Jon Stewart stole my thunder.
Here I was planning on writing about the so-called "War on Christmas," and there he was last night talking about it as well.
I shouldn't be surprised, since it has become a clarion call on Fox News for years now. It's a lot of noise meant to distract you from the real problems facing this country and into action to save Christmas.
But action against what? Someone greeting you with a smile and pleasant phrase? Someone trying to put away their troubles and trying to enjoy the season?
The phrase "Happy Holidays" is all encompassing. It takes nothing away from your beliefs or your preferred holiday of choice. It's being nice, something there is far too little of in our world these days.
Which brings me back around to Fox's choice of words in this story. A war? Really? Don't we have enough wars to worry about? And isn't war the direct antitheses to the spirit of Christmas? The spirit of Christianity as a whole?
I'll agree, some of it goes a little too far. But that's the world we've made -- in part thanks the neo-Puritanical beliefs that America would just be better if we were back in the days of our forefathers. You know, a land of segregation, an unbroken glass ceiling and no 24-hour cable news channels telling you what you should believe (if only we could get rid of that last one ...).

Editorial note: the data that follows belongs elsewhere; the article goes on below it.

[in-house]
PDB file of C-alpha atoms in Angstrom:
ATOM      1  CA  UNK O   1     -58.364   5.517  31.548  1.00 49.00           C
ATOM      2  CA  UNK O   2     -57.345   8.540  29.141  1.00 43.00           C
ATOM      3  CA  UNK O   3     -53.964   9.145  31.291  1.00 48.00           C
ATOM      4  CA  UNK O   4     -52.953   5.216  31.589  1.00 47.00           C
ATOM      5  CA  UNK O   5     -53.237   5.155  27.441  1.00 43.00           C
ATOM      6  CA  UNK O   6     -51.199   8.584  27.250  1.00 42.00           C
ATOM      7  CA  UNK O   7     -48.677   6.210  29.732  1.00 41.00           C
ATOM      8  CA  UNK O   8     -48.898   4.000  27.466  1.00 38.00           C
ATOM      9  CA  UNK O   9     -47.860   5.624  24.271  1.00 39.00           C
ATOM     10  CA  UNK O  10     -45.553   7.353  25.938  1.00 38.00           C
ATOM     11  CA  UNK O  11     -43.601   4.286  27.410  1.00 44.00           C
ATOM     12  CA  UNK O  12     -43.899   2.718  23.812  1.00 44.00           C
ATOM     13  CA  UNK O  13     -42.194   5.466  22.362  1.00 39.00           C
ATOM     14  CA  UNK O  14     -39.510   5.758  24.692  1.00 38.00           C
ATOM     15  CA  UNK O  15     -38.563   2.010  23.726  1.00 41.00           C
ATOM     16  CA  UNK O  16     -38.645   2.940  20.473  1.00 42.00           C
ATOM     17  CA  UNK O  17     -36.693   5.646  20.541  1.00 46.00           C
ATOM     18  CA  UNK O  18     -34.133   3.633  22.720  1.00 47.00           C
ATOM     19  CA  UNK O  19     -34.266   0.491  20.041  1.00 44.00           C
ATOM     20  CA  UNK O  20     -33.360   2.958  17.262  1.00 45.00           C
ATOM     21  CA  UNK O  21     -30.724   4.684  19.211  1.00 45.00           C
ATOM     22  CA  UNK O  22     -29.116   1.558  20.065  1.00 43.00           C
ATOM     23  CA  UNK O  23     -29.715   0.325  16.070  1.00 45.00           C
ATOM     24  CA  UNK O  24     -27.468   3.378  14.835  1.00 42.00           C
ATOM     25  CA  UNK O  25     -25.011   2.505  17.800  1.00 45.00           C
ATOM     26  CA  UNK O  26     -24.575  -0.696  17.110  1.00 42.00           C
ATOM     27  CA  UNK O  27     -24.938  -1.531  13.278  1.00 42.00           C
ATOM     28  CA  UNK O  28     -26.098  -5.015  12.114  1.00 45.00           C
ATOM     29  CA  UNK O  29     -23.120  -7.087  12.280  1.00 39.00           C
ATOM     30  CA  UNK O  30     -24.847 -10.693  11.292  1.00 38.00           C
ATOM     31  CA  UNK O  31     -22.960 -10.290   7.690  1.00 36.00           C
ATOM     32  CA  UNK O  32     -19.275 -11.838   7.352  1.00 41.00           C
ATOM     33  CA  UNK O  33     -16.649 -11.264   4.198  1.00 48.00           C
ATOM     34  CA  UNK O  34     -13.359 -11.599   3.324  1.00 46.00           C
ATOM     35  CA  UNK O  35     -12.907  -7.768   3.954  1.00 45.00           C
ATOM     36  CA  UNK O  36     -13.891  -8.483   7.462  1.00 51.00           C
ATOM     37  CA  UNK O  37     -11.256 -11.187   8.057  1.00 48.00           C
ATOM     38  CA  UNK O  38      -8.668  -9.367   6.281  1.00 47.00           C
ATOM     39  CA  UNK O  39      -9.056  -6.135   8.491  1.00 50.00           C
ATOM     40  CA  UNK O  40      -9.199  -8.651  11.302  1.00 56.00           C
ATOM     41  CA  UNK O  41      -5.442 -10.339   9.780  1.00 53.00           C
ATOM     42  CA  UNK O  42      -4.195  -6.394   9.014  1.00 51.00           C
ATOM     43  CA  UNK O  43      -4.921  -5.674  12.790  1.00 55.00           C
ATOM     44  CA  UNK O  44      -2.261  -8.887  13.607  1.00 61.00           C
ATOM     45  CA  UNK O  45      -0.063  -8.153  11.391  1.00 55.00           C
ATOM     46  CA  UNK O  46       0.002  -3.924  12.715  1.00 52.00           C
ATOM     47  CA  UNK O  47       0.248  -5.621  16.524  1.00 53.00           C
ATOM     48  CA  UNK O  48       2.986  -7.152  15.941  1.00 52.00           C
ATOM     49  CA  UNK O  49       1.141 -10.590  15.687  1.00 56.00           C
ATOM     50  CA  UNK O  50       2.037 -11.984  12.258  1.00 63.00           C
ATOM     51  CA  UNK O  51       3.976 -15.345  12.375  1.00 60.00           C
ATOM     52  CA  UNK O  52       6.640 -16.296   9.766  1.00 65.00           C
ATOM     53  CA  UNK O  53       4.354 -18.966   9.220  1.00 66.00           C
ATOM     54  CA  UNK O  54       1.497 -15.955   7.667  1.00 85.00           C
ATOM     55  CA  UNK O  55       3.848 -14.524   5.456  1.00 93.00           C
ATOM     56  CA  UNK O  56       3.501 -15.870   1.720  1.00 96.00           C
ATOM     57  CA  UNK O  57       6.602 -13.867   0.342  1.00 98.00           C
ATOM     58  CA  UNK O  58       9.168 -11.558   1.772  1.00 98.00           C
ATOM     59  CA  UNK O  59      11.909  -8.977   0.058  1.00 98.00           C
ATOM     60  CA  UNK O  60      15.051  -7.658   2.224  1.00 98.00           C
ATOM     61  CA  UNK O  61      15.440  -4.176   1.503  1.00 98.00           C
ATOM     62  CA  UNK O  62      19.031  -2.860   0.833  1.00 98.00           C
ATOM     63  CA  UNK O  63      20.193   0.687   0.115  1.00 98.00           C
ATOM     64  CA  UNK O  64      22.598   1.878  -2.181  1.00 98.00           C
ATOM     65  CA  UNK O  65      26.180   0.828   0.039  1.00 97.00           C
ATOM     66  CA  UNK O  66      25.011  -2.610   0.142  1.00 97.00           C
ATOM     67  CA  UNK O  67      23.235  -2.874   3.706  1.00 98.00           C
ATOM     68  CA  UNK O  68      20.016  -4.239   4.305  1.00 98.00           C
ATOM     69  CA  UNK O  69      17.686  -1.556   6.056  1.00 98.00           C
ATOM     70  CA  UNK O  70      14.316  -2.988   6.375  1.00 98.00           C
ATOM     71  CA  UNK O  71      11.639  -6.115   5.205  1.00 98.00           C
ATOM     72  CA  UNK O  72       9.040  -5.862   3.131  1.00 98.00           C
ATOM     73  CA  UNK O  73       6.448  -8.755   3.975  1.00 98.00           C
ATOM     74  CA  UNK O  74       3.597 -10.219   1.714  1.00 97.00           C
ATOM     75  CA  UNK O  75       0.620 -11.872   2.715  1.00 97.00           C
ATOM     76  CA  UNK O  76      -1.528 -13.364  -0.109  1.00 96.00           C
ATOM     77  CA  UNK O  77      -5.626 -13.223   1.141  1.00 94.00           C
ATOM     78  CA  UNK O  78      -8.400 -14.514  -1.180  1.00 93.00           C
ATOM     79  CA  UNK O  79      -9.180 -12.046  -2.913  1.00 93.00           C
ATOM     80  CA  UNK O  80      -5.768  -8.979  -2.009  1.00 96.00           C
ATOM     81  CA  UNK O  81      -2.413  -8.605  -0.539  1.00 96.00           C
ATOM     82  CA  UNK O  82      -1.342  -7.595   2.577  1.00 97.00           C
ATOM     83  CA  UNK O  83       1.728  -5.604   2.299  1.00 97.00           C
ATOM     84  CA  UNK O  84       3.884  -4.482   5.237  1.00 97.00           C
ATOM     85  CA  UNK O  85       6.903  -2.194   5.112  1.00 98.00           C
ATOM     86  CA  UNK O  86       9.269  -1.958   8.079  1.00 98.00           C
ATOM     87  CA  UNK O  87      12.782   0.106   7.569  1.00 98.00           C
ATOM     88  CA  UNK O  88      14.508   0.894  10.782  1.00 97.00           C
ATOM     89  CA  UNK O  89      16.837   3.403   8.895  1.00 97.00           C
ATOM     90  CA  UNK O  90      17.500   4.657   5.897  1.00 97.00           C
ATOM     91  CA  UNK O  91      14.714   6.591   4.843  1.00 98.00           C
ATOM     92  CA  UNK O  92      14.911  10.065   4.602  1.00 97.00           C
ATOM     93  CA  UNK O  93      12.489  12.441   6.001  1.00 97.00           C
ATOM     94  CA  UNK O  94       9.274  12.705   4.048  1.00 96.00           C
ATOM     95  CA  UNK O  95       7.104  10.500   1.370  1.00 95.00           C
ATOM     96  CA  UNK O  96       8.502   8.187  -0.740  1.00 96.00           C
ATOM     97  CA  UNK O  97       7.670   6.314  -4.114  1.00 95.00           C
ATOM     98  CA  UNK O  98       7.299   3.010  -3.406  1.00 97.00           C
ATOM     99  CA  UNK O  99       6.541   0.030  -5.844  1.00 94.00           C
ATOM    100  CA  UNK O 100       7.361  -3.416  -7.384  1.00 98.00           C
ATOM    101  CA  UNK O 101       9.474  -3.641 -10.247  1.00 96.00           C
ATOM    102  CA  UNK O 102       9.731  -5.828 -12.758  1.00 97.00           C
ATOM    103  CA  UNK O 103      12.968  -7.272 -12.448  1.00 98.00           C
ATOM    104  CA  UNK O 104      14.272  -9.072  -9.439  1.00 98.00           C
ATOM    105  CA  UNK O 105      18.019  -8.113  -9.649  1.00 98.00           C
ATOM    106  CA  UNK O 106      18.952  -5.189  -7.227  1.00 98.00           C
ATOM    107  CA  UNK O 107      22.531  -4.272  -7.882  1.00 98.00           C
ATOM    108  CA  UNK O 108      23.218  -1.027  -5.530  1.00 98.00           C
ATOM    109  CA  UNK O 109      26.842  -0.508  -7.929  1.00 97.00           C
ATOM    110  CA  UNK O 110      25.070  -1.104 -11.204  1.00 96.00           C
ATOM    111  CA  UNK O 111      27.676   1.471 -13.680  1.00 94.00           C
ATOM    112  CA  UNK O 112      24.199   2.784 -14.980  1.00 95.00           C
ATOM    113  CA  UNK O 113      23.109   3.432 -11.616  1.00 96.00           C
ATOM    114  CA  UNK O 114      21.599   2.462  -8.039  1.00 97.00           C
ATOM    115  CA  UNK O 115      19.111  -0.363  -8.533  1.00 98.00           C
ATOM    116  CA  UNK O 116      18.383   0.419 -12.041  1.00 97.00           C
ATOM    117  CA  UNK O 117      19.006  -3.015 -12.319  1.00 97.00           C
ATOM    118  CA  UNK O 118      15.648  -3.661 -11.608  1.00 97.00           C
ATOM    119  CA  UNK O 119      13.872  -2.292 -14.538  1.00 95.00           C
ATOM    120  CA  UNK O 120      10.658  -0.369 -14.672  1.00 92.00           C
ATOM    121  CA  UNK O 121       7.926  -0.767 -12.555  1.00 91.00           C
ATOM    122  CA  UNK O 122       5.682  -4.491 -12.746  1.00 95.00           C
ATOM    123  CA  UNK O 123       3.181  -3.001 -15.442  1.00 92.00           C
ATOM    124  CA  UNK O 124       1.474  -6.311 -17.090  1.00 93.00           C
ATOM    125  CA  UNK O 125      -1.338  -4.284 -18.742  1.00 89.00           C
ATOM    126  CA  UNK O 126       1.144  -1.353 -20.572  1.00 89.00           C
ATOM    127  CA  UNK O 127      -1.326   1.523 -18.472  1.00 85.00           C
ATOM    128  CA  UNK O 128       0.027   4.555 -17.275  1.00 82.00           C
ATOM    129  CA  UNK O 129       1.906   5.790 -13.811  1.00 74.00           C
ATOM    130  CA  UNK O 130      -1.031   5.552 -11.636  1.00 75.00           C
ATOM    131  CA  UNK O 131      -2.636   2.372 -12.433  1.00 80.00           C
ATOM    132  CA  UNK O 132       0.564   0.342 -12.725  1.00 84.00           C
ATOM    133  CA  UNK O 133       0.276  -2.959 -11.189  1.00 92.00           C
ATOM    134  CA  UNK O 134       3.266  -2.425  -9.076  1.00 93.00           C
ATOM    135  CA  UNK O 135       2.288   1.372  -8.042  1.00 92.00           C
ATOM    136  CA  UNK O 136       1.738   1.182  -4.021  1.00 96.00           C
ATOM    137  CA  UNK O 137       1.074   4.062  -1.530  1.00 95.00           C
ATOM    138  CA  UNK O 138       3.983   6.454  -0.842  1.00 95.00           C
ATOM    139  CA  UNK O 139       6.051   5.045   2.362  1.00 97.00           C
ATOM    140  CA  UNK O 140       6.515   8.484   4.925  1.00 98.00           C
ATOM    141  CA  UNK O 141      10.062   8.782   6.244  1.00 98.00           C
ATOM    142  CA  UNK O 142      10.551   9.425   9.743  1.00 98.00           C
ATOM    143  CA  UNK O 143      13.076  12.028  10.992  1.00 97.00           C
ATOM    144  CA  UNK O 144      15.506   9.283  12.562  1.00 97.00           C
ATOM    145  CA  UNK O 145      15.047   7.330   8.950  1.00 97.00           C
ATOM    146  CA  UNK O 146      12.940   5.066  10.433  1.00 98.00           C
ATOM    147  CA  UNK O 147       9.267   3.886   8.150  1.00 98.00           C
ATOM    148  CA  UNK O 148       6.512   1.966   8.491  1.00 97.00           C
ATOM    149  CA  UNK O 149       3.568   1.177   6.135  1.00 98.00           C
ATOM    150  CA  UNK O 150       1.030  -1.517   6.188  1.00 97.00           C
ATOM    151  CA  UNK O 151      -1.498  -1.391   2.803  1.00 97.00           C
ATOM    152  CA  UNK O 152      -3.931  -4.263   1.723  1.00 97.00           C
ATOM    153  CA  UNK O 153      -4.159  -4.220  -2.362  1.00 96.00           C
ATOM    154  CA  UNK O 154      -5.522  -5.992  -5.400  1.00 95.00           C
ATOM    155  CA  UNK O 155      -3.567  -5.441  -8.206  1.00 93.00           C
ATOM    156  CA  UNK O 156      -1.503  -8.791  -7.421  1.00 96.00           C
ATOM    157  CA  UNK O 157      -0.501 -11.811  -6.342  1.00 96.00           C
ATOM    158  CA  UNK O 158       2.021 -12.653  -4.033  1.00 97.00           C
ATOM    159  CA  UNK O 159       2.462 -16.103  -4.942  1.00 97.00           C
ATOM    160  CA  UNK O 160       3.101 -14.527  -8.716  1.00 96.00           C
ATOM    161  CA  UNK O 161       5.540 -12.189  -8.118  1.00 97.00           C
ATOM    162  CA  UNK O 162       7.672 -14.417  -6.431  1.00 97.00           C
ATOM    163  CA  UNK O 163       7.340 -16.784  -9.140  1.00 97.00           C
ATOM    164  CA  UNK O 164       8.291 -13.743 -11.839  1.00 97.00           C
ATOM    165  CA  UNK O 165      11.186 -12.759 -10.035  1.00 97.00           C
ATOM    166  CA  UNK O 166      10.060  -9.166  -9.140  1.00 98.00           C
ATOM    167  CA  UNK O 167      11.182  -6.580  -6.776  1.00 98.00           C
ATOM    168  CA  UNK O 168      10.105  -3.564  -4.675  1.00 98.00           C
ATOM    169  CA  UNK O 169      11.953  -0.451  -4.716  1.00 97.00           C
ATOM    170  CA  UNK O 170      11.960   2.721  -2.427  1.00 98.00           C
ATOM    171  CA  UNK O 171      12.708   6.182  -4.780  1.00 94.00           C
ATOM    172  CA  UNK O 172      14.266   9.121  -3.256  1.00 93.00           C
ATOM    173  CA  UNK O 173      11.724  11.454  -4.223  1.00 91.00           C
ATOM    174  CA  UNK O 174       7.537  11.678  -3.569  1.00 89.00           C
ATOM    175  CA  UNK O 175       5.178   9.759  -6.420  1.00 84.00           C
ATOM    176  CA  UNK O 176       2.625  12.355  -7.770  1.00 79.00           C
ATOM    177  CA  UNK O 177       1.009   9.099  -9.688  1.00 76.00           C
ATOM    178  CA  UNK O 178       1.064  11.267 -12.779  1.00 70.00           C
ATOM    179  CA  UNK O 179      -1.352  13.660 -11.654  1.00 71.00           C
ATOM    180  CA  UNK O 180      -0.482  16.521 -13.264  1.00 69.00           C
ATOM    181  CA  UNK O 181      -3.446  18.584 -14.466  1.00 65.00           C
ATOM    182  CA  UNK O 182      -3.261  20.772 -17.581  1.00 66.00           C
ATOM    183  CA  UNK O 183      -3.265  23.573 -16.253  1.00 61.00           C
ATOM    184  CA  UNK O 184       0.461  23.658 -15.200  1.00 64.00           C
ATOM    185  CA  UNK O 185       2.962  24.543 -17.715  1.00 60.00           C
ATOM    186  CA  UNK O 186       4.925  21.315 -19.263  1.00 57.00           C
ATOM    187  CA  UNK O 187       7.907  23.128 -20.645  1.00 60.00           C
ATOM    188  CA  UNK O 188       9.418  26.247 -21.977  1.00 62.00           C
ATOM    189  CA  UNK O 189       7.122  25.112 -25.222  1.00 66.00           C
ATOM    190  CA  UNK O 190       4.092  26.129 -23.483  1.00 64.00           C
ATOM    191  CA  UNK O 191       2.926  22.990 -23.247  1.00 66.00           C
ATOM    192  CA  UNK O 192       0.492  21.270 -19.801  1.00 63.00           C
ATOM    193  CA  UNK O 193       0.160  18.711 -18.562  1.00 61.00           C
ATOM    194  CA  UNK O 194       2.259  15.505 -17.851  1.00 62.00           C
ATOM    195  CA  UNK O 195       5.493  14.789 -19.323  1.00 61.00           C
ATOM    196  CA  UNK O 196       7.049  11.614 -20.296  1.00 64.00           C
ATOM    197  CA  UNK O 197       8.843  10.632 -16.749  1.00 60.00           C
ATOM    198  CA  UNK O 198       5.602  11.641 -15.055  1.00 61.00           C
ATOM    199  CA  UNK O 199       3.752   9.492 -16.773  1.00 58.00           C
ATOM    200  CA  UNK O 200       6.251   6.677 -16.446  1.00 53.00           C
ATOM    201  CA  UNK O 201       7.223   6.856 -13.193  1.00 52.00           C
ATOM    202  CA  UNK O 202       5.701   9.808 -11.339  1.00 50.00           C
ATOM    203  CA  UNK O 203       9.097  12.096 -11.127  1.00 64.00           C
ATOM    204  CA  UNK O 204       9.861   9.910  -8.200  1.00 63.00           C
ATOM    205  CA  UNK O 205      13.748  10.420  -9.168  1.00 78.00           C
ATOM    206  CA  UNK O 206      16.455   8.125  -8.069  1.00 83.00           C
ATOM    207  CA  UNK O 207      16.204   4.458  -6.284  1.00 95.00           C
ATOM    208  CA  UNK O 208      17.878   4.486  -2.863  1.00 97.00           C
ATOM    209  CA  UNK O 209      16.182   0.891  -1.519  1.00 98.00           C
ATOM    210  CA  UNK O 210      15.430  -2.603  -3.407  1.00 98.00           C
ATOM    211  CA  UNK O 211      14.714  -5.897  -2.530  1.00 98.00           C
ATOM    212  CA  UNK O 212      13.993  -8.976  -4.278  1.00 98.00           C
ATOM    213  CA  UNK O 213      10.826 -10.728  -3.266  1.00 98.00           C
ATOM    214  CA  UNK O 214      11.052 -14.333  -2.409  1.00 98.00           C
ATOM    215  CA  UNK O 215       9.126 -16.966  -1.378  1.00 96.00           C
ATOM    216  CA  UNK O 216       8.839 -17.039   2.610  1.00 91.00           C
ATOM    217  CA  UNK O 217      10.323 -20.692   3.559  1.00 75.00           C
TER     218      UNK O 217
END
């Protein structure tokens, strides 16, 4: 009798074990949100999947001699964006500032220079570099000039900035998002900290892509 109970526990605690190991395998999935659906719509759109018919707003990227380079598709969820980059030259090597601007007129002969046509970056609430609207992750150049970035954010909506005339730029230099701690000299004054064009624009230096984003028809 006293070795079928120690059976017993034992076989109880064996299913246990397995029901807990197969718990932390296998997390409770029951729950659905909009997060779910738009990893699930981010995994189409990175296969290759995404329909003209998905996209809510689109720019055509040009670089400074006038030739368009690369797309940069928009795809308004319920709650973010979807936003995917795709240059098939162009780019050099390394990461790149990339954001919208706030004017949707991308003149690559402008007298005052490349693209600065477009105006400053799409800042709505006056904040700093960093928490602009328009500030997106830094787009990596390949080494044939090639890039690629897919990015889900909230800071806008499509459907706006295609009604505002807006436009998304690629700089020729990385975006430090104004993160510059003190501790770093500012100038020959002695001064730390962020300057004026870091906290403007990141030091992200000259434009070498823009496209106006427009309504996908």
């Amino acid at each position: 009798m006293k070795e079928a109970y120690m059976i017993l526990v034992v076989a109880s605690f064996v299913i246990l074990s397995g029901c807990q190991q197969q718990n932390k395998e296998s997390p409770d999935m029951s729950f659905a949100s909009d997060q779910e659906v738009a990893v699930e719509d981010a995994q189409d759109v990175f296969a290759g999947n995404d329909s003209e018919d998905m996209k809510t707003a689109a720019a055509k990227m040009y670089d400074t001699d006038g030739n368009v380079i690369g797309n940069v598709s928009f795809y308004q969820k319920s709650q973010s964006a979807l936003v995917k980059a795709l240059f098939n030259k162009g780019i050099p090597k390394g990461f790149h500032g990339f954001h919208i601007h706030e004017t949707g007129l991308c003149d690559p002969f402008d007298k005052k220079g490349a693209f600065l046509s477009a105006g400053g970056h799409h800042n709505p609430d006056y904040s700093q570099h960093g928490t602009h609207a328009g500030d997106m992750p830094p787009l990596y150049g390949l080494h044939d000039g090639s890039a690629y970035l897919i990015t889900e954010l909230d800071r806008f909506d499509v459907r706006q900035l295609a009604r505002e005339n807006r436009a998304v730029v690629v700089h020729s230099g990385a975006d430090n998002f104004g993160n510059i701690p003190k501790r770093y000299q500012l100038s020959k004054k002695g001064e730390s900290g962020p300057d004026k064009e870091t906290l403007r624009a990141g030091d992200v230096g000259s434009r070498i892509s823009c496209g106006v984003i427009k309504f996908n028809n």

But the bottom line for the Fox zealots, you have to take the good and bad together. You can't have your Christmas without another person's Hanukkah or another's Kwanzaa or another's Festivus.
And let's face the facts, your two major holidays (Easter and Christmas) are still considered major points on the calendar for millions of Americans ... to hand out eggs delivered by a bunny and gifts brought by an elf on a sleigh.
The religious significance of both has been so far buried underneath the commercial aspect of the holidays, that you should be happy that they're still even considered religious observances.
So, let's all make a deal. You stop being angry and bitter when people greet you with a cheery "Happy Holidays" or "Seasons Greetings" instead of "Merry Christmas."
And for the folks who don't celebrate Christmas, this works both ways. If someone greets you with a "Merry Christmas," there's no need to snark back that you're not Christian and don't believe in Christmas.
Because, at this point in America, if you've bought a gift (even for yourself) this holiday season ... you are.